Old McDonald had a farm…ee-aye-ee-aye-oh!
As toddlers begin to develop and work through categorical skills, one of their favorite things to recognize is animals. Any kind of animal is likely to bring a smile to their faces and cause their eyes to light up, but farm animals especially tend to hold their interest. Cats and dogs and cute little bubbly goldfish are all staples they’ve likely seen around their own houses or the homes of family members or friends. Farm animals still seem exotic to children who haven’t grown up around them, and even kids who do live right in the throes of horses, chickens, cows, goats, sheep, and pigs are wowed by the absolute enormity of most of the animals found in a barnyard. Toddlers love to grab and feel the world around them. Equip your little learner with fun, adorable little farm animal sets that they can play with. Help teach children their names, the sounds they make, and how to identify them by their pictures with these sweet figurine sets. Some of the toys below make sounds, some click in and out of place in their play sets, and some come to life as you put together a jumbo puzzle. Each and every toy below has benefits to be reaped by little ones, and hours of fun to be had by the whole family, watching their toddler learn and play.
We’ve vetted these products to make sure they’re safe for little ones. (We know toddlers have minds, hands, and mouths of their own). Each play set is made of quality materials, free from chemicals, and tested by lots of other happy users. If you can’t have the real thing (and truly, how many of us can fit a pony in the yard, no matter how much we might dream about it?), these are wonderful alternatives. Pull on those overalls and get to work! Farms won’t look after themselves.
The Best Farm Animal Toys and Sets
Criteria Used in Evaluation of the Best Farm Animal Toys & Sets for Toddlers
The developmental path of any toddler is a steep one: From the moment your child reaches the ambulatory phase, they are growing and learning so readily that your real struggle as a parent is finding enough new information to put in front of them. Names, faces, and new animals are constantly being cataloged away in the emerging structures within your toddler’s mind. We can use toys to expand the vocabulary and cognitive functions of burgeoning young brains and to introduce them to new worlds of discovery and learning. Now look to the farm, a veritable library of new information that will be invaluable in creating pathways to speech and imaginative play for your child.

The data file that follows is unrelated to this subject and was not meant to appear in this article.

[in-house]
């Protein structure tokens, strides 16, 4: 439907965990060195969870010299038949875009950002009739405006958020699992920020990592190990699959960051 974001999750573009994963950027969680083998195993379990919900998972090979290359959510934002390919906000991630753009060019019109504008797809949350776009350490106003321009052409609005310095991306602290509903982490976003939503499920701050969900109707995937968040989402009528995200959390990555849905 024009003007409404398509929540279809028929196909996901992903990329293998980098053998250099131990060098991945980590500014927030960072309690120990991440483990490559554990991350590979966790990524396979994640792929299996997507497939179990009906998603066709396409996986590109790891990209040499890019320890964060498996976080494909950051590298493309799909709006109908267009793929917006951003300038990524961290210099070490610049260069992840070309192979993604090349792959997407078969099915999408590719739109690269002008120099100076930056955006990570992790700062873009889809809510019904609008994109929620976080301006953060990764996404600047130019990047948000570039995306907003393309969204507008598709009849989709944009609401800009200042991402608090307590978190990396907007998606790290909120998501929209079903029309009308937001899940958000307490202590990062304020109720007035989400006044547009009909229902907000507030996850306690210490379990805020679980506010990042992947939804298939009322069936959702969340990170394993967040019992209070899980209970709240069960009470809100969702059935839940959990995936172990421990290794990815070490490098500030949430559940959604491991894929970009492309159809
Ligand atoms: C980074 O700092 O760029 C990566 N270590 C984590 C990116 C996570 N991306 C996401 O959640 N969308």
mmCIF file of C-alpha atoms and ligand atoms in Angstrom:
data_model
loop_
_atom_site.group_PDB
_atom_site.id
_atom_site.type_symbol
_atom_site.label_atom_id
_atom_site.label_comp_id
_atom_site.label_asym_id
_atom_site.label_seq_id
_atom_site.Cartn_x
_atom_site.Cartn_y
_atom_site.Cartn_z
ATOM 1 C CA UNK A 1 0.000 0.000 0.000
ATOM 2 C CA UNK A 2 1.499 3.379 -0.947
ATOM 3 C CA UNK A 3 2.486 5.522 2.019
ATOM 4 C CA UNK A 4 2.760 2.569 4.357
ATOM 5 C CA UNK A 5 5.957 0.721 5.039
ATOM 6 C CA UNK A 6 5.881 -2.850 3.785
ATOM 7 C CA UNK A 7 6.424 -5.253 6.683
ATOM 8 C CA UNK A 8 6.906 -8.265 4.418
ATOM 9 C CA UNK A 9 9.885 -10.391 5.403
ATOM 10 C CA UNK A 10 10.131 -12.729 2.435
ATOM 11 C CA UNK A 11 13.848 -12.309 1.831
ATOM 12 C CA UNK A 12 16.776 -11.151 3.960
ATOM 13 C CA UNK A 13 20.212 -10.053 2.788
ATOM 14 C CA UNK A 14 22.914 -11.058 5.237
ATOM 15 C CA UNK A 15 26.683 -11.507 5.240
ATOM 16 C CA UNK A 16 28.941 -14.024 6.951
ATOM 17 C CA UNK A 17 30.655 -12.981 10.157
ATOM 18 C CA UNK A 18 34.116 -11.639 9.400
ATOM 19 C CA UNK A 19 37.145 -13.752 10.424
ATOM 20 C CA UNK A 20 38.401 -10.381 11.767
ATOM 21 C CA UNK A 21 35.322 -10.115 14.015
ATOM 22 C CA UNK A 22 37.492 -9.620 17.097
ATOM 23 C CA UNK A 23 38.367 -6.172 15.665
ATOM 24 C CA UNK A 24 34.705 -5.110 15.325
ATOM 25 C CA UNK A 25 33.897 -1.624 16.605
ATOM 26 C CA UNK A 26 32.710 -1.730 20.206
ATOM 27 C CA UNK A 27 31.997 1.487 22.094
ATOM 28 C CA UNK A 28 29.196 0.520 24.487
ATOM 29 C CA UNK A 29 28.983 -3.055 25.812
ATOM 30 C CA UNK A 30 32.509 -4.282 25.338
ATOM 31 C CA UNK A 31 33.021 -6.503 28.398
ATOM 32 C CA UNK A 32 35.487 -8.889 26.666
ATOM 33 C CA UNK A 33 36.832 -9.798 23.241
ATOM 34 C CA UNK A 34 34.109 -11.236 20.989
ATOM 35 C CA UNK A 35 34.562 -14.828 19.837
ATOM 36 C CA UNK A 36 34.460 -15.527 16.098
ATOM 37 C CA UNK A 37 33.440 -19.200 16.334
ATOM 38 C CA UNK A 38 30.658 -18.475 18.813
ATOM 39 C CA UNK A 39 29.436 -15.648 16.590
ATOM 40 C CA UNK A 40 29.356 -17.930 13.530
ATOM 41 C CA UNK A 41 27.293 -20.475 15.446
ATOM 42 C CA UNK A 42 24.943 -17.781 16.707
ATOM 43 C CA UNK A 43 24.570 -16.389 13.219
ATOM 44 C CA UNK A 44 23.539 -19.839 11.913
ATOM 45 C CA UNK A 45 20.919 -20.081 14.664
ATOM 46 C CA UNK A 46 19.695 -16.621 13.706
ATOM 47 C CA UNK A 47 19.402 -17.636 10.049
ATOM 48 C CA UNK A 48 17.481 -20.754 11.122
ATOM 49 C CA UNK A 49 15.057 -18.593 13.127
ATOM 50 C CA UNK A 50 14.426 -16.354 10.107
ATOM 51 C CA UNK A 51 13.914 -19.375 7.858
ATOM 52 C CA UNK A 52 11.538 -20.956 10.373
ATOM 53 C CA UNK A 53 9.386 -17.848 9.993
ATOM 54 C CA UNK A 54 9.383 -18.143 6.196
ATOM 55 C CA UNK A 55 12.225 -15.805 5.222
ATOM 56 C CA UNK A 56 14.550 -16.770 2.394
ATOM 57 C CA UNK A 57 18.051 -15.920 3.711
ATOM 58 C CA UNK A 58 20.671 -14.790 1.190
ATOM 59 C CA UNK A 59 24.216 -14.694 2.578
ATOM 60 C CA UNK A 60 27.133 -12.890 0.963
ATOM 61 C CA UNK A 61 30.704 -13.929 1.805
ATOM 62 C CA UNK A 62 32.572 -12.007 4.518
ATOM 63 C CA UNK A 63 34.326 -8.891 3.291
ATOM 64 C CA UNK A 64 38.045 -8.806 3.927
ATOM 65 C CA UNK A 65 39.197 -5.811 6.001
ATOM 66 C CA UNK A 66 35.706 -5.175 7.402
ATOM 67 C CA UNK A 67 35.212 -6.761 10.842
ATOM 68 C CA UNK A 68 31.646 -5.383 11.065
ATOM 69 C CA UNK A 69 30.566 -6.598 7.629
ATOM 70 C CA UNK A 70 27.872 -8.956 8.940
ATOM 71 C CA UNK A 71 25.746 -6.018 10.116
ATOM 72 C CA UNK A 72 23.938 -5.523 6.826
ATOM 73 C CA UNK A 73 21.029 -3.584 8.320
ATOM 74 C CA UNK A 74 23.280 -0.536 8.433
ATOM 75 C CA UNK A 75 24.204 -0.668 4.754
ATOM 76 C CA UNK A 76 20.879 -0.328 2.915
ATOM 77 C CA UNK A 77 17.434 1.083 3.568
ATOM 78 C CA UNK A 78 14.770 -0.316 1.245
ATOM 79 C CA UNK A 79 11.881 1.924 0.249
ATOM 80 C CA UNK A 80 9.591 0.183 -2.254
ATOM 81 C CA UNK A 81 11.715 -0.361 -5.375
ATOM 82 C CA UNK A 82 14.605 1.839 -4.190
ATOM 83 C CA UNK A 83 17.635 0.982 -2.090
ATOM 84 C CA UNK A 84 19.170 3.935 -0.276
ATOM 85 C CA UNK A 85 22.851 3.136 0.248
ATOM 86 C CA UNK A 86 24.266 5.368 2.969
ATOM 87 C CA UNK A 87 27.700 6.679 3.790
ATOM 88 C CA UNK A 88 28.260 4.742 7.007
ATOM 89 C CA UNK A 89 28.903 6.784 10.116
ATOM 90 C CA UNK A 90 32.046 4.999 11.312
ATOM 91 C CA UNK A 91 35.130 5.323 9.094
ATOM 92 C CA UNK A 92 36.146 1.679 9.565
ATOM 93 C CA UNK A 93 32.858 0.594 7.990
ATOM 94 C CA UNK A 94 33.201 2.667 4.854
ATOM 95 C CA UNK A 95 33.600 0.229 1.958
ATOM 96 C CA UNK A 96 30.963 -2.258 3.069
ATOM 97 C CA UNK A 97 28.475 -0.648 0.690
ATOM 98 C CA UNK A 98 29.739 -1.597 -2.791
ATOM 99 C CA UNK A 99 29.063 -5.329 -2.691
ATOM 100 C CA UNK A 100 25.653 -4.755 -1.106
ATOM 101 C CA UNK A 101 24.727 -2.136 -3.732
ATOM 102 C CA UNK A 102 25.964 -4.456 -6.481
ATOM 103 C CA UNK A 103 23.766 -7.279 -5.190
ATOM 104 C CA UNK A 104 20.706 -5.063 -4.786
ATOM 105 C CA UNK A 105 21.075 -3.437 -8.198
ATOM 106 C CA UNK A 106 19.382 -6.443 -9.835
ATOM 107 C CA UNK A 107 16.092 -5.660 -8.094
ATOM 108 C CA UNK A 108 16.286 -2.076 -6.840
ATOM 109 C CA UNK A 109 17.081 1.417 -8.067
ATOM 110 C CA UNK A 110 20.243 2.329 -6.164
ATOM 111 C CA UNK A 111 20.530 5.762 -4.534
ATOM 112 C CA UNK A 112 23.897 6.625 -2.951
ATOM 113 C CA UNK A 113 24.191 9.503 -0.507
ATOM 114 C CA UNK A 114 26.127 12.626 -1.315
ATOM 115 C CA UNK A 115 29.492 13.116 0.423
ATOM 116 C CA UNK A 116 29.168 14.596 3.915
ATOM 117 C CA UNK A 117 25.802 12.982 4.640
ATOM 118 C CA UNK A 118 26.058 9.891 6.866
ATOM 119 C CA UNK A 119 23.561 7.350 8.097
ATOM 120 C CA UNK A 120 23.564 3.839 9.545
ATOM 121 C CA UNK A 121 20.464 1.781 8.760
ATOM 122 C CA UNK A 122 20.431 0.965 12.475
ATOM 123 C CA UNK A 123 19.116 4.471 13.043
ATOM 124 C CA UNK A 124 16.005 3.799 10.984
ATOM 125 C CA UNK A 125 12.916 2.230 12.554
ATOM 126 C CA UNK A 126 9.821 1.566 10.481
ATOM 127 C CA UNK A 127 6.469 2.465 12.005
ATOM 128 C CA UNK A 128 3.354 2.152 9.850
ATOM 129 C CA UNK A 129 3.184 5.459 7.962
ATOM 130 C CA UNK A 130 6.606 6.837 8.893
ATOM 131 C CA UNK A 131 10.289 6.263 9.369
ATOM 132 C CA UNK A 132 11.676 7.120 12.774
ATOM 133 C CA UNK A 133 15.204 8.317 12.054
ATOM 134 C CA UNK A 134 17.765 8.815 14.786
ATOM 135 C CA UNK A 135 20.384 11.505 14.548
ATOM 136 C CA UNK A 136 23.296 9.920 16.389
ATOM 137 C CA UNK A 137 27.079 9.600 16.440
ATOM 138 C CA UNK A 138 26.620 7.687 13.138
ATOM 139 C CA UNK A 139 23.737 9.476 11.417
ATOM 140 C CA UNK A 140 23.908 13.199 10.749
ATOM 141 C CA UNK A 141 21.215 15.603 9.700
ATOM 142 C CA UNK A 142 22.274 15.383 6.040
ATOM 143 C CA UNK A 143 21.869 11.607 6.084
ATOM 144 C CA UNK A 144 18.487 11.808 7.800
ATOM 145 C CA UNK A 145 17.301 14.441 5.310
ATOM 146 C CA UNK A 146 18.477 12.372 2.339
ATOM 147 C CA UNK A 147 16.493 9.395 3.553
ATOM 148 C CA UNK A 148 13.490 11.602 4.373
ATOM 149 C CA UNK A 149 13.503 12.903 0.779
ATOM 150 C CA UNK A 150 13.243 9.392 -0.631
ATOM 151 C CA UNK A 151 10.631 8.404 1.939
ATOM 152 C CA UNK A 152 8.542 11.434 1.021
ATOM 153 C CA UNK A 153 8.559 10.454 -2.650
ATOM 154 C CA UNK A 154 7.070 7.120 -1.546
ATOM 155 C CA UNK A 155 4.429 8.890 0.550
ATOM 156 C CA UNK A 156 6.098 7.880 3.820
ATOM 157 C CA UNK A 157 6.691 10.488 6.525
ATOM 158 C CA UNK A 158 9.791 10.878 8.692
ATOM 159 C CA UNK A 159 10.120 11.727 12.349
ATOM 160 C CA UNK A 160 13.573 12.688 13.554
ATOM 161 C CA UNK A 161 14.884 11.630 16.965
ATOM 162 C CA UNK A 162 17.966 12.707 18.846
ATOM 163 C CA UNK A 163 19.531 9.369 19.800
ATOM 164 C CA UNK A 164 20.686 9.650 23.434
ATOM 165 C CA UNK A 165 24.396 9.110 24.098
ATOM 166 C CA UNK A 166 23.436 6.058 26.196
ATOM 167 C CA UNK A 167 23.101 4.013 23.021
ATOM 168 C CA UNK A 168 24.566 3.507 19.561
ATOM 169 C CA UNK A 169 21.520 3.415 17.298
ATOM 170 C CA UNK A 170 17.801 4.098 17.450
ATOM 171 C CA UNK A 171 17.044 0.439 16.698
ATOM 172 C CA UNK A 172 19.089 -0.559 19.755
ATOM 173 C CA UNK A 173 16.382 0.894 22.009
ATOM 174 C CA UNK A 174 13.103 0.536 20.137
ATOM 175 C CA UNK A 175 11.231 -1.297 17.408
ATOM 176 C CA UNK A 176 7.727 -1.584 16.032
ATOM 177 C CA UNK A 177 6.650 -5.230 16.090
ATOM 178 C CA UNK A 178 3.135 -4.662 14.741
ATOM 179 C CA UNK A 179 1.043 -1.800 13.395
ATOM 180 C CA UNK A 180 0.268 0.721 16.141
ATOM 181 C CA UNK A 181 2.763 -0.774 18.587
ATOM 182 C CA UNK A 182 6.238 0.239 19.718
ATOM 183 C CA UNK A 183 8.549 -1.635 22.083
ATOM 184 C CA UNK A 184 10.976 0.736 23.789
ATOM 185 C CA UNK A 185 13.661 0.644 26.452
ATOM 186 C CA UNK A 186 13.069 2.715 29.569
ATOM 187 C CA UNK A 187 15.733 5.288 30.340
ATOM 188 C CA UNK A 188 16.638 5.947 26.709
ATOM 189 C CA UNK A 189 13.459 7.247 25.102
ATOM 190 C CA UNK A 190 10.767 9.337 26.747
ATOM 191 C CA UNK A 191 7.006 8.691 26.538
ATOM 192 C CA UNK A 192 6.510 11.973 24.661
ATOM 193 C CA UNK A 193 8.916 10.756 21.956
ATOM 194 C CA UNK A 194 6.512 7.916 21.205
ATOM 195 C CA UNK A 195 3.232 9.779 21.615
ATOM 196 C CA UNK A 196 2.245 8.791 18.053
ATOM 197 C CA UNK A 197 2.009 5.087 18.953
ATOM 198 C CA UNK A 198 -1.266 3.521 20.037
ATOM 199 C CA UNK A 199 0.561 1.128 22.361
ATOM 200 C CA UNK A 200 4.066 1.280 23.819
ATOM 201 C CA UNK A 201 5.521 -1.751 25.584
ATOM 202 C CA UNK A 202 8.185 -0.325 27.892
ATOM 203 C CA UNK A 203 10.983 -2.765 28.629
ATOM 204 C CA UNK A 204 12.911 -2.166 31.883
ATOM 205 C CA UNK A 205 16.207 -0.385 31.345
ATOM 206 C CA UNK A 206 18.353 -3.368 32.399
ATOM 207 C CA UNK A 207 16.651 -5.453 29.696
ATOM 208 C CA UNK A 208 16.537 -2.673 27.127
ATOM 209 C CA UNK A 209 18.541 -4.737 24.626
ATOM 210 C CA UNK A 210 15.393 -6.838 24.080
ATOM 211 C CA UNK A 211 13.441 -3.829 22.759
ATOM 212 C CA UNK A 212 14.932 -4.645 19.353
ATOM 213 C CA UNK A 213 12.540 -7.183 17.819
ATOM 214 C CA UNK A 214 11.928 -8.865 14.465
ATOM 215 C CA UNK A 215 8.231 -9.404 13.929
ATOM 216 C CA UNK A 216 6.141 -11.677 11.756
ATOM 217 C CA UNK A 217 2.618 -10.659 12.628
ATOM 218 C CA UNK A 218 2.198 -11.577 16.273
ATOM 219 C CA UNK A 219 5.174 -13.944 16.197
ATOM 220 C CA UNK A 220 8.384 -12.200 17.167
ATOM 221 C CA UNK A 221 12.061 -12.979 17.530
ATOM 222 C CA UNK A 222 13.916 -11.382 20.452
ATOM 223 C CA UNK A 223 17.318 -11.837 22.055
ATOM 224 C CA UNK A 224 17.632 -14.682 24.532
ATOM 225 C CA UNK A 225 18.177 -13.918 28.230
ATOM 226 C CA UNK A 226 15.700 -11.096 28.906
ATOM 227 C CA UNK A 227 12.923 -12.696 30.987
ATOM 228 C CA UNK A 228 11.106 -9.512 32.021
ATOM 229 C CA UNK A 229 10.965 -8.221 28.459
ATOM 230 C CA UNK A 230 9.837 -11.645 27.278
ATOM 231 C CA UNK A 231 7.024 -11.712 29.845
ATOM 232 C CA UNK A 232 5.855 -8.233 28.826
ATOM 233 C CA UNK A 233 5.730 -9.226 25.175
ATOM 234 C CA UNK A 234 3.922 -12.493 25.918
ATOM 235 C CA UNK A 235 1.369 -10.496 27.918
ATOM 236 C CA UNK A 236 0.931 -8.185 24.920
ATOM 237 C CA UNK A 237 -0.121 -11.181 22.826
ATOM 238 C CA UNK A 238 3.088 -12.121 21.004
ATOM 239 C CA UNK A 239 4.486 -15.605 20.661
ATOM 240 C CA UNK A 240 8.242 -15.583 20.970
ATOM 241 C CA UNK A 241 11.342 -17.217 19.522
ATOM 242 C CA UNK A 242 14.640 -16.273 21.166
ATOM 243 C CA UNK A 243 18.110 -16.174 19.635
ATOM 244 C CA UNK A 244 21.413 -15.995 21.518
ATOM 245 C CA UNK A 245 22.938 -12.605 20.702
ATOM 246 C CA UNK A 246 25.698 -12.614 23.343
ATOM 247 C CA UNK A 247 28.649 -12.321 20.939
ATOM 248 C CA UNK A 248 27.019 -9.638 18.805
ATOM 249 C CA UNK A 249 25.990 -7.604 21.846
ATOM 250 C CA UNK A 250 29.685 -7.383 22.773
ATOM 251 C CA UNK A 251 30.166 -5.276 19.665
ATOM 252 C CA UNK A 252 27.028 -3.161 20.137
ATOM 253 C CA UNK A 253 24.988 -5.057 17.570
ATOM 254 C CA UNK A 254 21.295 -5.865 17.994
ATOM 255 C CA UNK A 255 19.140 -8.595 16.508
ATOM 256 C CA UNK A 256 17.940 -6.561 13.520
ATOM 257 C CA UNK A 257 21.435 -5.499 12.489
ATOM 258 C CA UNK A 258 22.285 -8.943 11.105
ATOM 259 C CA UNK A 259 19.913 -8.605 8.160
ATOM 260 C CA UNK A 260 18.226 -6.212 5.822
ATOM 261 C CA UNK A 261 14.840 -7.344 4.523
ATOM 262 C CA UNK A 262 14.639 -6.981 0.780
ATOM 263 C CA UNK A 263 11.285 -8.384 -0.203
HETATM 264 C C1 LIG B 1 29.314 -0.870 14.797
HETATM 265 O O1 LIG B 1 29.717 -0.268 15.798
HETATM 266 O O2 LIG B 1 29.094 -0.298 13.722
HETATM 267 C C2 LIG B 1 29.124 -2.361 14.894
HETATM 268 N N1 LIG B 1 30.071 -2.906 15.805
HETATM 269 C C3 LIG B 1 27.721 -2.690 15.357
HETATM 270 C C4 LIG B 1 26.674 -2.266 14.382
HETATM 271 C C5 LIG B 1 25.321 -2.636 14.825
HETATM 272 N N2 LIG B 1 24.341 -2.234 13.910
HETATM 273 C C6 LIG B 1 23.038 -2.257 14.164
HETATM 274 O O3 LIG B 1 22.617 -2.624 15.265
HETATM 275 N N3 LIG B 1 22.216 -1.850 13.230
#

When you give a toy farm animal or tractor to your toddler, it’s natural and highly instructive to start their play with imitation: helping them learn and recreate the sound of a cow mooing as they help it eat hay, or the rumble of a tractor’s engine as they push it through their sandbox. These sorts of tangible connections between the objects that they interact with at play will translate to their perception of the world around them, and help them begin to put the names to things. You can, for example, say the names of certain animals and have your toddler point to or retrieve the proper toy, a simple game that will have your child repeating and using the names themselves in no time. These sorts of open-ended questions in play also improve receptive vocabulary, fostering a deeper connection with the purpose of speech and forming a concrete bond between words and their associated meanings. Communication is the most important aspect of any relationship, and the sooner you can clearly speak to your child, the better you can care for them.
Your child’s first sensory experience came before they were even born, through touch, and the importance of hands-on learning for your toddler is still just as important. When they have a toy chicken present, they learn to identify the real chicken with much more ease, and even create new experiences for the toy chicken from behavior observed in the real chicken. This is a fundamental first step in building your child’s ability to play through imagination, which will help them communicate and relate to you and the other children around them in constructive ways. In today’s world, it isn’t uncommon for games on computers or mobile devices to quickly overtake play with tactile, physical objects. Research into the effects of overexposure to screens on children, however, would suggest that this substitute hasn’t yet produced the same sorts of benefits as tactile experience with actual objects.
As previously mentioned, farm animal toys provide a basis for forming connections between objects and the words we use to identify them. Beyond this, these analogs will help your child identify and categorize new animals and objects based on the variety of animal stereotypes provided within the farm community. For example, a goose will be immediately distinguishable from a chicken, but not so different as a goat. The goose and chicken will soon become identifiable as birds, and the goats and cows as mammals, all because of the similarities and differences observed between them.